Through the Lens

A poem is more than its style or type, but there is one thing that connects all poetry.

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There is a question that echoes throughout the writing world and the answer is much debated. It causes arguments, rivalries, and attempting to answer it without due care and concern has left some careers in ruins. It is almost the ultimate question in regards to artistic, linguistic expression.

What is poetry?

Perhaps the question itself is too vague, or maybe people just need more parameters in order to define what poetry is. Does it need to rhyme? No. Does it need structure? Not necessarily. Does it need to contain imagery? Probably. Does it need to be defined? No.

The point of poetry is that it is an articulation, delivered in a style of the poet’s choosing. If the poet wants to use ABAB rhyming and iambic pentameter, they can. If they would prefer free verse, that is their choice. To tell a poet how to structure or style their words is to tell a painter how to use a brush: advice can be offered, but what is done is up to the individual.

There is one thing that connects all poetry, one common concept that exists within all types and styles: poetry is expressed through a lens. That lens may be thick or thin, clear or obscured, simple or distorted, magnifying or miniaturising, precise or warped—and it is entirely down to the poet as to how the lens is—but whatever is expressed must be through a lens of some description. Poetry cannot be a literal description of an emotion, situation, person, place, issue, or anything else; the subject-matter must be expressed through the lens of the poet.

As an example, I recently read a poem by a fellow writer which was inspired by and based on a picture. It was an excellent poem with symbolism woven into the words and the lines told stories that elicited emotional responses. Instead of merely describing the picture, the poet had interpreted it in their own way. It was a fascinating and wonderful piece of writing, but it had a flaw. The opening and closing lines were insistent that this was a description of a picture, telling the reader such, and removing the wonder of the rest of the piece. They were a peek past the lens, a literal explanation of what is being seen instead of a figurative one. By removing them, the poet was able to create a masterpiece; allowing them to remain meant the piece was unfocused.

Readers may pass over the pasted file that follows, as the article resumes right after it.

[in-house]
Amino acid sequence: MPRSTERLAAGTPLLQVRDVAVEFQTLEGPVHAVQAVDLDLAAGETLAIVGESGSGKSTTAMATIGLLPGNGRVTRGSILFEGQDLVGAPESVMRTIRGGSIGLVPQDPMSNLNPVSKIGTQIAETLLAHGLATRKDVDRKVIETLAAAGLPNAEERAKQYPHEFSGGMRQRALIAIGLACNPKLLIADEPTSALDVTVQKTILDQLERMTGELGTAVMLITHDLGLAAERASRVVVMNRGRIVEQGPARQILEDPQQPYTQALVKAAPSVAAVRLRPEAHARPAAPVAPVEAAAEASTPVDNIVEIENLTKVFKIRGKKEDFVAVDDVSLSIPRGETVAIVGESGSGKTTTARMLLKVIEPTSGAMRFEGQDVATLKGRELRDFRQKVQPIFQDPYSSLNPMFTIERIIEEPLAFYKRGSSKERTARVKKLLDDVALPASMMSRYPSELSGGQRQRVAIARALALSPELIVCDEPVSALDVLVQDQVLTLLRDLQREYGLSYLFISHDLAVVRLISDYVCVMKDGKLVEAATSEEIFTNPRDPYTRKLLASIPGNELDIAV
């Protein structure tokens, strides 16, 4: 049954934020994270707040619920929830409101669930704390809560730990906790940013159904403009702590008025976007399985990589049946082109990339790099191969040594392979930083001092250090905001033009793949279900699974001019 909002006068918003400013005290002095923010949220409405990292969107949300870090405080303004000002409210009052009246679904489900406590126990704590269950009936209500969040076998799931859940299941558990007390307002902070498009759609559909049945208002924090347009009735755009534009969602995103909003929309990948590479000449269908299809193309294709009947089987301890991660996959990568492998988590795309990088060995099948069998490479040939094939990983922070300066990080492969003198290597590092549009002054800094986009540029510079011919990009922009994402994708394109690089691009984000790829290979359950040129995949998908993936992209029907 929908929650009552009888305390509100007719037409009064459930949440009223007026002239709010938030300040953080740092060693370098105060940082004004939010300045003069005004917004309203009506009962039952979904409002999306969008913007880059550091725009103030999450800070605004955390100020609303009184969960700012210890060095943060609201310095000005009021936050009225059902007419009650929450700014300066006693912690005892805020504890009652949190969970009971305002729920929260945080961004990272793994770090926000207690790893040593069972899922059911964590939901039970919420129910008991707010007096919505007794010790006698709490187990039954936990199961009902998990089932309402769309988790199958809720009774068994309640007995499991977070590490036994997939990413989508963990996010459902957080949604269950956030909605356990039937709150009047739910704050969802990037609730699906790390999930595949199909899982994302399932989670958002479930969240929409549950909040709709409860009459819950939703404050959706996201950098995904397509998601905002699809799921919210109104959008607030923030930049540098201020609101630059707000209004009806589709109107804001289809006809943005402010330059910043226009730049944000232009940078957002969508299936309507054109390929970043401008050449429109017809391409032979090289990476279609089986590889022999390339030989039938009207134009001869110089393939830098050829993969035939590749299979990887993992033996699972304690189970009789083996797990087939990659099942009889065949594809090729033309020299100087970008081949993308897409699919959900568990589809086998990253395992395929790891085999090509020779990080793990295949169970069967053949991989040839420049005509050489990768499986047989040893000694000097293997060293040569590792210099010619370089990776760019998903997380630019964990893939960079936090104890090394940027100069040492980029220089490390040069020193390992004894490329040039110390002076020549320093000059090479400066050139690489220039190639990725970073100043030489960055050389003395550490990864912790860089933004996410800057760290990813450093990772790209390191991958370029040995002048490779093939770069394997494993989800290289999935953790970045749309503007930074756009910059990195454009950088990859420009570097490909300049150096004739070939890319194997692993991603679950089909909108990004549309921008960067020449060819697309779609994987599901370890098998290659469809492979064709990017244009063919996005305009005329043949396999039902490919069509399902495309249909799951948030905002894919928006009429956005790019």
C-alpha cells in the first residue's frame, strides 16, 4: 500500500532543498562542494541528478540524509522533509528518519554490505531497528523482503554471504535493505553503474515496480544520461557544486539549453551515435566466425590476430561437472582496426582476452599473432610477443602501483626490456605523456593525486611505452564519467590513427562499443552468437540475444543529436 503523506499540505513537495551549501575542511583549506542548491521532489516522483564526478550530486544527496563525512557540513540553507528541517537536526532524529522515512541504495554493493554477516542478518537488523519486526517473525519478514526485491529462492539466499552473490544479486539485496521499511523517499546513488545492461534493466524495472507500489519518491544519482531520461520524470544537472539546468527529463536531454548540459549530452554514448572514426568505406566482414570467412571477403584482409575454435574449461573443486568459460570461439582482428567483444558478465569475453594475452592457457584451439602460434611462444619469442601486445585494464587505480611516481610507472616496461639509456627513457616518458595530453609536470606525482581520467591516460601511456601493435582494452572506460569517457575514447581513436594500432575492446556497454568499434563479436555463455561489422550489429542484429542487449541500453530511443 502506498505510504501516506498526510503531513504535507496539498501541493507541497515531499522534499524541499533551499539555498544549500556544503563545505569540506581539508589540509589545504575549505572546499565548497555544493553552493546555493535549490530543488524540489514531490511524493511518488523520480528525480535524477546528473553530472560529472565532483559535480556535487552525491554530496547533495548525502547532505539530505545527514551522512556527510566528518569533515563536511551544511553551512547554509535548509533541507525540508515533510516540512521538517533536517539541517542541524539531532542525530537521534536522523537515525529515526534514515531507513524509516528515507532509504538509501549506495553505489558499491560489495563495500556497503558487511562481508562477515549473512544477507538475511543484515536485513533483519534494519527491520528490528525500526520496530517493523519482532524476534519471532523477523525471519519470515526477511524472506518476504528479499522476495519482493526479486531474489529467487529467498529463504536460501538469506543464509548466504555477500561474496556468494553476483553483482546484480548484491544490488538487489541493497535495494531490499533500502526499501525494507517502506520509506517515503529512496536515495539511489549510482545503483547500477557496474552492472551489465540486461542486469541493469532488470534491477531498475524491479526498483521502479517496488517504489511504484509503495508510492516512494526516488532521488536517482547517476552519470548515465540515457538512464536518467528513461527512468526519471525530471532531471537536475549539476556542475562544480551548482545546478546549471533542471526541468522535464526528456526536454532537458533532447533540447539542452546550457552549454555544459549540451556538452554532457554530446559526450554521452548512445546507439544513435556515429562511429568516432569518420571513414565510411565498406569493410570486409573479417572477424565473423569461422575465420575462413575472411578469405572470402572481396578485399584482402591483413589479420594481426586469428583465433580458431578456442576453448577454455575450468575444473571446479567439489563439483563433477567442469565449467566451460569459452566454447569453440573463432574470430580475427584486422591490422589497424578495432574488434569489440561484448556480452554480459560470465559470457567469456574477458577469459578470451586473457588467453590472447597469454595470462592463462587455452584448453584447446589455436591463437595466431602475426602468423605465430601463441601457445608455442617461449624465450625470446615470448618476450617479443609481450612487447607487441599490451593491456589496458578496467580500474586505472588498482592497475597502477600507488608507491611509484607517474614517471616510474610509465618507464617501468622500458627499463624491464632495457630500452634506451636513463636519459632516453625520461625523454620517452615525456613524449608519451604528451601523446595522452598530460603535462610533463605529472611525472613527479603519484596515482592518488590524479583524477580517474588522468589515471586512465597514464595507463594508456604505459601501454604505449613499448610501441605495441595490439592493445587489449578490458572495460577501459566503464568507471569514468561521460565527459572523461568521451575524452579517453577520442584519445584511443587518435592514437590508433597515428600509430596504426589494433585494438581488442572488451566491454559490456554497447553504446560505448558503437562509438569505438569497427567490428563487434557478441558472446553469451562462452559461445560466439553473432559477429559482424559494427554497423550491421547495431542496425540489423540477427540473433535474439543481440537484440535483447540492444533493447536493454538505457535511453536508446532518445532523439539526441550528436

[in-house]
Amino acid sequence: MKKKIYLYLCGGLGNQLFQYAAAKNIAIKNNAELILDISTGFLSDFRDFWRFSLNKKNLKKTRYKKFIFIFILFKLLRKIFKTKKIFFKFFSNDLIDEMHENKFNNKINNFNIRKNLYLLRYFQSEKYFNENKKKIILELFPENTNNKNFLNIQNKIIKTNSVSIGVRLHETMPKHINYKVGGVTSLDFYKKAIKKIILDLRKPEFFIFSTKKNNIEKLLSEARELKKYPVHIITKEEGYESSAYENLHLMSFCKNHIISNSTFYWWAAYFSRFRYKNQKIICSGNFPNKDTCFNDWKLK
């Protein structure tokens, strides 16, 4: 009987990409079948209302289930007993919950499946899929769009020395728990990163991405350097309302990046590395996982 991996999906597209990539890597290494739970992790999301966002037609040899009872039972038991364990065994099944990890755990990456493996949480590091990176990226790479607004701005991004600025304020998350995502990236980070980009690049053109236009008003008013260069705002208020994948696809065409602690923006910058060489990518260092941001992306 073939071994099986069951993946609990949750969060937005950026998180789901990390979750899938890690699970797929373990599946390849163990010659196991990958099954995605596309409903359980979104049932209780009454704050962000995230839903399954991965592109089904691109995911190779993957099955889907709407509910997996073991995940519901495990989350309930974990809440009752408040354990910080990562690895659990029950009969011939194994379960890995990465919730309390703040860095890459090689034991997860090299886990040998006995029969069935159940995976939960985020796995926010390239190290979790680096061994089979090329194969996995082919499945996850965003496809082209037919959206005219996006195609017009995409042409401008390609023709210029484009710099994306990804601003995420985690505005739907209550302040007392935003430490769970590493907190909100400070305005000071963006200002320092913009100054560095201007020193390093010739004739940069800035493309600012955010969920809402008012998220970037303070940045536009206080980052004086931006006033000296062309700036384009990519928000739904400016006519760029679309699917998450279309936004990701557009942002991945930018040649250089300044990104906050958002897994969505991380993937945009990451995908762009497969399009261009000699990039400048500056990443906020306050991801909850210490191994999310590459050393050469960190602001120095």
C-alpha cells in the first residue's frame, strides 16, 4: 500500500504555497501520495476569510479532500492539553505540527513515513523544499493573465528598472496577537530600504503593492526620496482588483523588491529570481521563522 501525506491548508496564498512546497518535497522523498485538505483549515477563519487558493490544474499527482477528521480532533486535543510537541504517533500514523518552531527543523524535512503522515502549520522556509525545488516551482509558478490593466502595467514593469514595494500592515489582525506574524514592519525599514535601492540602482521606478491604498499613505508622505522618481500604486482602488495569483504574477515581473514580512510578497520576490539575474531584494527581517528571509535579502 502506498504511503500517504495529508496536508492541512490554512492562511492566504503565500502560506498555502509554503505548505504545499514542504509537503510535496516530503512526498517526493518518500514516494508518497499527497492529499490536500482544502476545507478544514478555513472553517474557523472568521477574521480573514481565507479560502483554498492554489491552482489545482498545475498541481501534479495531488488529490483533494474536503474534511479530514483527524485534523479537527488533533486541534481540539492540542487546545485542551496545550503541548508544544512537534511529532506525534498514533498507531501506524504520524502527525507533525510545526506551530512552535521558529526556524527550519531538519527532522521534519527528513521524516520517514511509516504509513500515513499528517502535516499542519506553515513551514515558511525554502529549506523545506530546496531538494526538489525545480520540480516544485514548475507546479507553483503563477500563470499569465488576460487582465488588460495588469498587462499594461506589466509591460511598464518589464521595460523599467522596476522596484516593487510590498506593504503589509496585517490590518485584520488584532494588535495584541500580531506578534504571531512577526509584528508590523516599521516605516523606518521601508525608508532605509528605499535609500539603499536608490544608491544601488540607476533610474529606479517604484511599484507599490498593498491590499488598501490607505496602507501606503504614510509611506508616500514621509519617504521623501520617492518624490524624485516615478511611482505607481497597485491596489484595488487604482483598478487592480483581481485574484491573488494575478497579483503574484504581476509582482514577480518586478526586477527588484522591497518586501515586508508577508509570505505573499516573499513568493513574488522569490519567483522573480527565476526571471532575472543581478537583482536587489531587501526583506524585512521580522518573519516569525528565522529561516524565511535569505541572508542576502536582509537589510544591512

It isn’t important what topic a poem is covering; every poet will look at it through their own lens. I would not read the same poem if I showed that picture to ten different poets, or a hundred, or ten thousand. Each would see it literally, and each would also see it through their own artistic lens, and it is the latter through which they should create their poetry.

Whether a figurative exploration of an emotional state or a literal stream-of-thought on a political or societal issue, written or spoken or both, each and every poet will express what they see through their own lens. What matters is not how the poem is written or delivered, but that the poet was looking through a lens. The choice of lens is down to the poet.

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Seb Reilly is a writer, fiction author and occasional musician. He lives by the sea in Thanet, Kent, with his family and two cats.

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